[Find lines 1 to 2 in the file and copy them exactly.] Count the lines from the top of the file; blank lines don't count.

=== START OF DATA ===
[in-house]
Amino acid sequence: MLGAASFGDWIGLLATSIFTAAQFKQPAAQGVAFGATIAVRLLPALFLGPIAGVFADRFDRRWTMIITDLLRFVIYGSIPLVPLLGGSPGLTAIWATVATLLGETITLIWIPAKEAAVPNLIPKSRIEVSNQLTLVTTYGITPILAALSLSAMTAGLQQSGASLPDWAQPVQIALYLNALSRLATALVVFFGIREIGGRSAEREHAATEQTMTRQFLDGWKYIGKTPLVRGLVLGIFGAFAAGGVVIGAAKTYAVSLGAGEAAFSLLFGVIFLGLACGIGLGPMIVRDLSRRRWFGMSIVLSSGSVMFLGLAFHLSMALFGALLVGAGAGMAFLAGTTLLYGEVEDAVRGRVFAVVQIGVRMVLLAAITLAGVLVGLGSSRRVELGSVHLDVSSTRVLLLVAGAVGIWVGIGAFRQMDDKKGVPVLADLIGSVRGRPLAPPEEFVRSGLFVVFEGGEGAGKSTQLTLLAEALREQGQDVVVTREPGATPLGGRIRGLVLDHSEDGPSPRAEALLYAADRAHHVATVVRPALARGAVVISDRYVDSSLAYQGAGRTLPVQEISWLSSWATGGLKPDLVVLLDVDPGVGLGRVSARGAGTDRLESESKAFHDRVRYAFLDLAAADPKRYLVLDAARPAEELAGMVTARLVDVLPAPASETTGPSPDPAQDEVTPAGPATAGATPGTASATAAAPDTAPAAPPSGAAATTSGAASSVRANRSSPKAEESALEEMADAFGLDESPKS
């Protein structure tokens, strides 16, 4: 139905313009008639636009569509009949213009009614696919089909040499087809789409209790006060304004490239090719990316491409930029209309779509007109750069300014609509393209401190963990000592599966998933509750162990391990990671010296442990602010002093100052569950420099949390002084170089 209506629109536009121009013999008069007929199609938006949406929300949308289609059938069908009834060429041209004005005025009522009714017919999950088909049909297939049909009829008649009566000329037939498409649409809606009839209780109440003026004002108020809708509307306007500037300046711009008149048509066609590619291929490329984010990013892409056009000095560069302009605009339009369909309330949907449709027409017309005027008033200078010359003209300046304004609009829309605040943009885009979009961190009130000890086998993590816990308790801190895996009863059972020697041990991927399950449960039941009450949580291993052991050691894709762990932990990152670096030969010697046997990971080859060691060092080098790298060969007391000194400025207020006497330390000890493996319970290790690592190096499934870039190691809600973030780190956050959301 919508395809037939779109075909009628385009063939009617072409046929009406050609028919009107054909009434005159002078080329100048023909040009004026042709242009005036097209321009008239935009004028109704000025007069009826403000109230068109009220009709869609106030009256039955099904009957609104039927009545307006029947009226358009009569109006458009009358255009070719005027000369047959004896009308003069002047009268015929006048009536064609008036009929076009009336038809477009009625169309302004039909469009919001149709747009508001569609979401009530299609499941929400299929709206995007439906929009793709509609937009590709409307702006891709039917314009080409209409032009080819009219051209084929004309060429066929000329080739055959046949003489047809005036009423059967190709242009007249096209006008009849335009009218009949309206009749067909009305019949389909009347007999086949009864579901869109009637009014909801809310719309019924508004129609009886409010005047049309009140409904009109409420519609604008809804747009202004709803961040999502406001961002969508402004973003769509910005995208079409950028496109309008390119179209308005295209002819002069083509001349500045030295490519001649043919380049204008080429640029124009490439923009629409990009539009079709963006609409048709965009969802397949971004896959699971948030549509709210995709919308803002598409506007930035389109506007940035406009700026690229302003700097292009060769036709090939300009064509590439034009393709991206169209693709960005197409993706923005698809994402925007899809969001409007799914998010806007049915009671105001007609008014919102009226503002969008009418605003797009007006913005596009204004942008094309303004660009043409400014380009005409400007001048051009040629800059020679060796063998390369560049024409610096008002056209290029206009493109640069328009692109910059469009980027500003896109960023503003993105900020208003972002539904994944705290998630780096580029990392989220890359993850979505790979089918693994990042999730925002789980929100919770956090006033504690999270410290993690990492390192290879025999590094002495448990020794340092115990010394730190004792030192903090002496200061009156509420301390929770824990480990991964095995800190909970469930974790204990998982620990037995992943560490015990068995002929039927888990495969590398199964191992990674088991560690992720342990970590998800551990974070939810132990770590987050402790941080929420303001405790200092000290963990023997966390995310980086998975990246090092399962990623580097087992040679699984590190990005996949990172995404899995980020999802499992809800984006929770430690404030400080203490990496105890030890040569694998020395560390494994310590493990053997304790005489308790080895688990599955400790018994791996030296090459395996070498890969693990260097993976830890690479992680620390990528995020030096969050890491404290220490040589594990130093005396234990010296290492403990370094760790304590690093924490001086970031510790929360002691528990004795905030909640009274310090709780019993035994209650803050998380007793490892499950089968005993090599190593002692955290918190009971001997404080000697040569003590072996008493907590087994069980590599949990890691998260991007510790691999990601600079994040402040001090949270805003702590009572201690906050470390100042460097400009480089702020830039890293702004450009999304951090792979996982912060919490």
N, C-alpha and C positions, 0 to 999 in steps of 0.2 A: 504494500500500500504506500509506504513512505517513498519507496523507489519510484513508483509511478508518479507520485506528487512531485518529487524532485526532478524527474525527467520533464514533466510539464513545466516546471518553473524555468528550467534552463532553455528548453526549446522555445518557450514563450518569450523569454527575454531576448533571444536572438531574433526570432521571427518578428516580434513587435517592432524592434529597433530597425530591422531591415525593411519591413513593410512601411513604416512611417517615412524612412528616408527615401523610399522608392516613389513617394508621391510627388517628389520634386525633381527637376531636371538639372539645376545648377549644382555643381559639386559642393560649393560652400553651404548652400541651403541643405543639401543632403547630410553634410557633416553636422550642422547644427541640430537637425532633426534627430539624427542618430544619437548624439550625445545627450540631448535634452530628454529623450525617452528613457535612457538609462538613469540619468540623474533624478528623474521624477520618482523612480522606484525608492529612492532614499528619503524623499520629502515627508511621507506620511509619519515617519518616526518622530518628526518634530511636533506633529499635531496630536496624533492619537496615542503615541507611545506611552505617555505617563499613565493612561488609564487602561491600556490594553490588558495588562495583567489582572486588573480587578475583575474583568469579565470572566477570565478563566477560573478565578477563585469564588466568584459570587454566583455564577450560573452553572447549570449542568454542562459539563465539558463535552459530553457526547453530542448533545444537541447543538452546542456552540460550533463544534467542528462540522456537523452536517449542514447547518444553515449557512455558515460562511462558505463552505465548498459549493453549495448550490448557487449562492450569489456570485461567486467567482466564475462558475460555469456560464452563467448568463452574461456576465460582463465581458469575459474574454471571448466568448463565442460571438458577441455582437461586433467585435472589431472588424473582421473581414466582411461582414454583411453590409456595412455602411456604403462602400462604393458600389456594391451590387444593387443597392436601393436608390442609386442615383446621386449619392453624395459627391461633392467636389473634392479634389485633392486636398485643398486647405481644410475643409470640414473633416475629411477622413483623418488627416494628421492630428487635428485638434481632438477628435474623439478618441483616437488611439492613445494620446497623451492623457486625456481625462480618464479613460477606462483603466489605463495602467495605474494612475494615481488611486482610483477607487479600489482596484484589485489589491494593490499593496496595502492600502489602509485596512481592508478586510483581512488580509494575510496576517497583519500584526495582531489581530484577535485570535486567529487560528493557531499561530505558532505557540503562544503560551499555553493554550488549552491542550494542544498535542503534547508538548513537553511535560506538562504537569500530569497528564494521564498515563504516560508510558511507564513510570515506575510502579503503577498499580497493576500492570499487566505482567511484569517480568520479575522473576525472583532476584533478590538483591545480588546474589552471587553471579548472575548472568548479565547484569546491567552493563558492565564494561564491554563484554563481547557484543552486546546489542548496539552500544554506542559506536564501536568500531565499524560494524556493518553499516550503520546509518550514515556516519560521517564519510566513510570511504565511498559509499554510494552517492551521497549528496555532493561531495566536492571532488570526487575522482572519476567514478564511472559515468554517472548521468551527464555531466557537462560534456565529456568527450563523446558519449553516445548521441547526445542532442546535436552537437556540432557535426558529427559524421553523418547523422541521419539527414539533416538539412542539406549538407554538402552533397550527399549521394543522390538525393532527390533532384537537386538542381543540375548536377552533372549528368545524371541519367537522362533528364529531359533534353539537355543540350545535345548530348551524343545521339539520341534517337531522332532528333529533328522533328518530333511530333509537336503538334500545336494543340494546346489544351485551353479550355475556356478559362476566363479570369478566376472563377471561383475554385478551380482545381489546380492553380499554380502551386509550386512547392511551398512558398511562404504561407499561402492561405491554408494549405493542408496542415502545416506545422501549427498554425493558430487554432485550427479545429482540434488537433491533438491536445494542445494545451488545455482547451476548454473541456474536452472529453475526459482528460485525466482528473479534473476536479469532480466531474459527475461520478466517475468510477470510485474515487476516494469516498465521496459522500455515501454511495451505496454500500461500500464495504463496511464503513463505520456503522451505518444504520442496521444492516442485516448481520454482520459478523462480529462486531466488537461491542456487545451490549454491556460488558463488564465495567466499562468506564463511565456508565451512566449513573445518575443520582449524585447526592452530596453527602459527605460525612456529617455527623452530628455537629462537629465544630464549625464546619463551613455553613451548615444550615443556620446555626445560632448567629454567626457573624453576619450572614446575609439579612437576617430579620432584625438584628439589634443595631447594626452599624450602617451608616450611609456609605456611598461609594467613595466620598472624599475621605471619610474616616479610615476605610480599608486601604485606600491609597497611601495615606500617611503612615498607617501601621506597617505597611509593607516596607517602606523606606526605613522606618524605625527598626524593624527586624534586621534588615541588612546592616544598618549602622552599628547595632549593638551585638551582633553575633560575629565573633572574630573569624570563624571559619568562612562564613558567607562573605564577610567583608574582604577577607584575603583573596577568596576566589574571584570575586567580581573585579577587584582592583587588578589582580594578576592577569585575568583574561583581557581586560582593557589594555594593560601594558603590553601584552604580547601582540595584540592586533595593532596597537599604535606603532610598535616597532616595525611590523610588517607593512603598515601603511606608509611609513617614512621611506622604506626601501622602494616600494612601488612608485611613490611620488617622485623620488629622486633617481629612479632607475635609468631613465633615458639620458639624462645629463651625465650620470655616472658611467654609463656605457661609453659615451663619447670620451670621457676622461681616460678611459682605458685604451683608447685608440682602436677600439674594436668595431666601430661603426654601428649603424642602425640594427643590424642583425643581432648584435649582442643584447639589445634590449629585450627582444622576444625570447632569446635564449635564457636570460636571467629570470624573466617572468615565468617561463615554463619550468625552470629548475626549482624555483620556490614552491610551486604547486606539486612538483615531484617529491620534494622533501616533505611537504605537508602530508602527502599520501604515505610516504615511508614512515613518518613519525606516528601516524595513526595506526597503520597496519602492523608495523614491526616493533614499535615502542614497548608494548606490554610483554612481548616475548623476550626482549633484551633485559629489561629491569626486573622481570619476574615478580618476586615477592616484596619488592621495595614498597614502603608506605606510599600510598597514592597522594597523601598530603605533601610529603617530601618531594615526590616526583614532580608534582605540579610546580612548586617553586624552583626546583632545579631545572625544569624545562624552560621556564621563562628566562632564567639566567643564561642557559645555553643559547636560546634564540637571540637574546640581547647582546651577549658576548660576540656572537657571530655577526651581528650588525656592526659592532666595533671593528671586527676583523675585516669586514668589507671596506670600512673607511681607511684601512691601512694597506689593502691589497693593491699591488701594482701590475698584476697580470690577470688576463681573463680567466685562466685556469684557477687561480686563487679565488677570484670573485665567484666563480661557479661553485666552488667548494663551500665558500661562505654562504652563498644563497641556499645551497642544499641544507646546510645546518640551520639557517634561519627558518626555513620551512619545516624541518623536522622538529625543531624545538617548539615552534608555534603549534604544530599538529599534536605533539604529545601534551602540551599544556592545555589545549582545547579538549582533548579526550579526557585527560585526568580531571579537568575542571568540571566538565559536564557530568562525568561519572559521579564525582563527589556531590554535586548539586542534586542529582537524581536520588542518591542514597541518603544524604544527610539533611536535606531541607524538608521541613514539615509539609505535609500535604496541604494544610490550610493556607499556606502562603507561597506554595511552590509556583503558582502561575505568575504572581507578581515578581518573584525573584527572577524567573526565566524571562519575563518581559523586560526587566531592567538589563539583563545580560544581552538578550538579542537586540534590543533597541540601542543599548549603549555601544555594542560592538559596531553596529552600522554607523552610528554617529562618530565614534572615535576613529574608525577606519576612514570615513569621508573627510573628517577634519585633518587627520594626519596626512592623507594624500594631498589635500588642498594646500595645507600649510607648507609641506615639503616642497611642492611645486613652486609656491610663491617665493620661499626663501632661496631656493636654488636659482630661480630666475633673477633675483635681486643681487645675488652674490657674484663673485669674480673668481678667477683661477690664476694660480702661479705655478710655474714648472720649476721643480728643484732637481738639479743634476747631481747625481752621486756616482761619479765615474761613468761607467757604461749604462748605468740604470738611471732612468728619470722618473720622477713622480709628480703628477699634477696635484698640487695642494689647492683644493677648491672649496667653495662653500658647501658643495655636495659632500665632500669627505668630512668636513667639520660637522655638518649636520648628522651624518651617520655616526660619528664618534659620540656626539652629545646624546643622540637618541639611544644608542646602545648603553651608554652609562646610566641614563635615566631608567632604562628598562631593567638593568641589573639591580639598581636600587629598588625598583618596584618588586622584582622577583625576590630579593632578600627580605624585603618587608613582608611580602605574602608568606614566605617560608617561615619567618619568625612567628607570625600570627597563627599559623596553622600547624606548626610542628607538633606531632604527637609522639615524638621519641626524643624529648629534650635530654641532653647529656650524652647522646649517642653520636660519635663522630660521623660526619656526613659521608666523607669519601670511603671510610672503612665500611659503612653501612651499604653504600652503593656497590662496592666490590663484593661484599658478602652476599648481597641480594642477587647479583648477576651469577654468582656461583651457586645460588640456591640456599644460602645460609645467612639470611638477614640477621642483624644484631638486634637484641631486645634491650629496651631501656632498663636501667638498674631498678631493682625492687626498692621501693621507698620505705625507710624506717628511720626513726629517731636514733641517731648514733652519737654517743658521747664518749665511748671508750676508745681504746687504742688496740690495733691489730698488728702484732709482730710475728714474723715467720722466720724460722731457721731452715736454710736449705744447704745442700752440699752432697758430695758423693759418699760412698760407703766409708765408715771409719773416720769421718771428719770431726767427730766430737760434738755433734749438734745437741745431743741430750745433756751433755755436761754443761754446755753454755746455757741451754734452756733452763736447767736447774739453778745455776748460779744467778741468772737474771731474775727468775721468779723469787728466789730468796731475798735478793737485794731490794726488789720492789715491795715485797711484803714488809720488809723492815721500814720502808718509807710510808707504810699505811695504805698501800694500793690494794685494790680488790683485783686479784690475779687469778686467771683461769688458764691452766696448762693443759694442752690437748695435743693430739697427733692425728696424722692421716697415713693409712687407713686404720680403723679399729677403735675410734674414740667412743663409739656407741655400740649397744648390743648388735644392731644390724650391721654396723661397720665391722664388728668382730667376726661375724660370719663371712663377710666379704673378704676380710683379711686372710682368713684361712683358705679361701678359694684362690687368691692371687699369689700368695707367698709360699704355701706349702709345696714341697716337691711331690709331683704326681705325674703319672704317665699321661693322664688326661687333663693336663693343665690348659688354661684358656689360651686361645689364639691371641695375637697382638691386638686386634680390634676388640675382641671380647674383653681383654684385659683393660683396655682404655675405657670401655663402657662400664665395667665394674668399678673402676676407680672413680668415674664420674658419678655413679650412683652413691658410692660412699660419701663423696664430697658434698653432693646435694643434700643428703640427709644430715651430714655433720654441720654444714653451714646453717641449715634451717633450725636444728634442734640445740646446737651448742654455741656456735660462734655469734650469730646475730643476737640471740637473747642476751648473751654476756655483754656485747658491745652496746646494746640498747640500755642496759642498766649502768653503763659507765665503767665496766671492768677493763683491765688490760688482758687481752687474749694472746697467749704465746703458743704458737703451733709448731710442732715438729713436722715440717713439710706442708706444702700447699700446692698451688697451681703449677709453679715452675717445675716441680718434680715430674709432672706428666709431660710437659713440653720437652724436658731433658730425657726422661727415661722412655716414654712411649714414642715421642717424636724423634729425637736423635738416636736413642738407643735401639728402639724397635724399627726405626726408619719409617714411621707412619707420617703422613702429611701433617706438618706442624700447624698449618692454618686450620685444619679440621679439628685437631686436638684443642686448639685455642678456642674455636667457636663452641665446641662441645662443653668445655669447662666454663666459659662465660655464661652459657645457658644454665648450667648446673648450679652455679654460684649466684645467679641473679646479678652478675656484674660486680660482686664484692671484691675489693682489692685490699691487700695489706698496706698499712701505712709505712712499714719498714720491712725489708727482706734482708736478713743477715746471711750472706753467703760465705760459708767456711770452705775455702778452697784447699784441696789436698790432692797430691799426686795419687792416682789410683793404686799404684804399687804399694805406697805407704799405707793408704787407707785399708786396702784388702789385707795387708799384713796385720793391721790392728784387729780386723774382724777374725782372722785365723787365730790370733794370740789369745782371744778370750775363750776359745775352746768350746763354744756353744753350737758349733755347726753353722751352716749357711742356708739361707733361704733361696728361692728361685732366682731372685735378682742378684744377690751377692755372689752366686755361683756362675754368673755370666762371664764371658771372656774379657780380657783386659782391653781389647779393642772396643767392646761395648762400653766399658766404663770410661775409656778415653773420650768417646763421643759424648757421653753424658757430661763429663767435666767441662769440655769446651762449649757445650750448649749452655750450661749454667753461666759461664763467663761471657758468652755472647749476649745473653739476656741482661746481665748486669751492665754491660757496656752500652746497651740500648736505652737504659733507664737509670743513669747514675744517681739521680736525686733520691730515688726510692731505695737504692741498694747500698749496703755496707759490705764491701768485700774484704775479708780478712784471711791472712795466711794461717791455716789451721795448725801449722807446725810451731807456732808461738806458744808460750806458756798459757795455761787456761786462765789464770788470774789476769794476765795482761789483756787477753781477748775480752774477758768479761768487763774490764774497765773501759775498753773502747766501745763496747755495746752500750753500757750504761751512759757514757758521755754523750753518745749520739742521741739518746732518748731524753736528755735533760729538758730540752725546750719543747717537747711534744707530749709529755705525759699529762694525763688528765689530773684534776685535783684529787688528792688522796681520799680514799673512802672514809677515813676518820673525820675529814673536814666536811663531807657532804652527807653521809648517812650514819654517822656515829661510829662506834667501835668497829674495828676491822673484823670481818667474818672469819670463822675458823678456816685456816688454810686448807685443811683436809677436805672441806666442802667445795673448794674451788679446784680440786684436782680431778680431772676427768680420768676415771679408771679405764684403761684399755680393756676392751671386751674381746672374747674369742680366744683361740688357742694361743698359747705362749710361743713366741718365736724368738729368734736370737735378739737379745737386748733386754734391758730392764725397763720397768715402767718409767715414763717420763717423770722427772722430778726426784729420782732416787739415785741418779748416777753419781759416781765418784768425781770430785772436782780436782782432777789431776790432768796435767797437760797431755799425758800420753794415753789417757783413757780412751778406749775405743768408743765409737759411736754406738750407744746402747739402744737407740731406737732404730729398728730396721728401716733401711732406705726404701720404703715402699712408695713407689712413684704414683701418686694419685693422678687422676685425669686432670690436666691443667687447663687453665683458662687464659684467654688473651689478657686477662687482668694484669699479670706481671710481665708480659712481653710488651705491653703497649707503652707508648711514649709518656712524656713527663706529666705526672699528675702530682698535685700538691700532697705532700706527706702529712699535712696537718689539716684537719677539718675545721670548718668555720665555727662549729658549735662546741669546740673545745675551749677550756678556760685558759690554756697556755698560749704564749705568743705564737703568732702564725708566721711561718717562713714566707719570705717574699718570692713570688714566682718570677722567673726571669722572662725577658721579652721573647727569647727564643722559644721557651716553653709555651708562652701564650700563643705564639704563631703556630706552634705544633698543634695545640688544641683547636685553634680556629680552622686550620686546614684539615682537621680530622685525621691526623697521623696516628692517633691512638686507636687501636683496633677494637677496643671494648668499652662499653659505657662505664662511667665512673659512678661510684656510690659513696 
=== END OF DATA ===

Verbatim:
[in-house]
Amino acid sequence: MLGAASFGDWIGLLATSIFTAAQFKQPAAQGVAFGATIAVRLLPALFLGPIAGVFADRFDRRWTMIITDLLRFVIYGSIPLVPLLGGSPGLTAIWATVATLLGETITLIWIPAKEAAVPNLIPKSRIEVSNQLTLVTTYGITPILAALSLSAMTAGLQQSGASLPDWAQPVQIALYLNALSRLATALVVFFGIREIGGRSAEREHAATEQTMTRQFLDGWKYIGKTPLVRGLVLGIFGAFAAGGVVIGAAKTYAVSLGAGEAAFSLLFGVIFLGLACGIGLGPMIVRDLSRRRWFGMSIVLSSGSVMFLGLAFHLSMALFGALLVGAGAGMAFLAGTTLLYGEVEDAVRGRVFAVVQIGVRMVLLAAITLAGVLVGLGSSRRVELGSVHLDVSSTRVLLLVAGAVGIWVGIGAFRQMDDKKGVPVLADLIGSVRGRPLAPPEEFVRSGLFVVFEGGEGAGKSTQLTLLAEALREQGQDVVVTREPGATPLGGRIRGLVLDHSEDGPSPRAEALLYAADRAHHVATVVRPALARGAVVISDRYVDSSLAYQGAGRTLPVQEISWLSSWATGGLKPDLVVLLDVDPGVGLGRVSARGAGTDRLESESKAFHDRVRYAFLDLAAADPKRYLVLDAARPAEELAGMVTARLVDVLPAPASETTGPSPDPAQDEVTPAGPATAGATPGTASATAAAPDTAPAAPPSGAAATTSGAASSVRANRSSPKAEESALEEMADAFGLDESPKS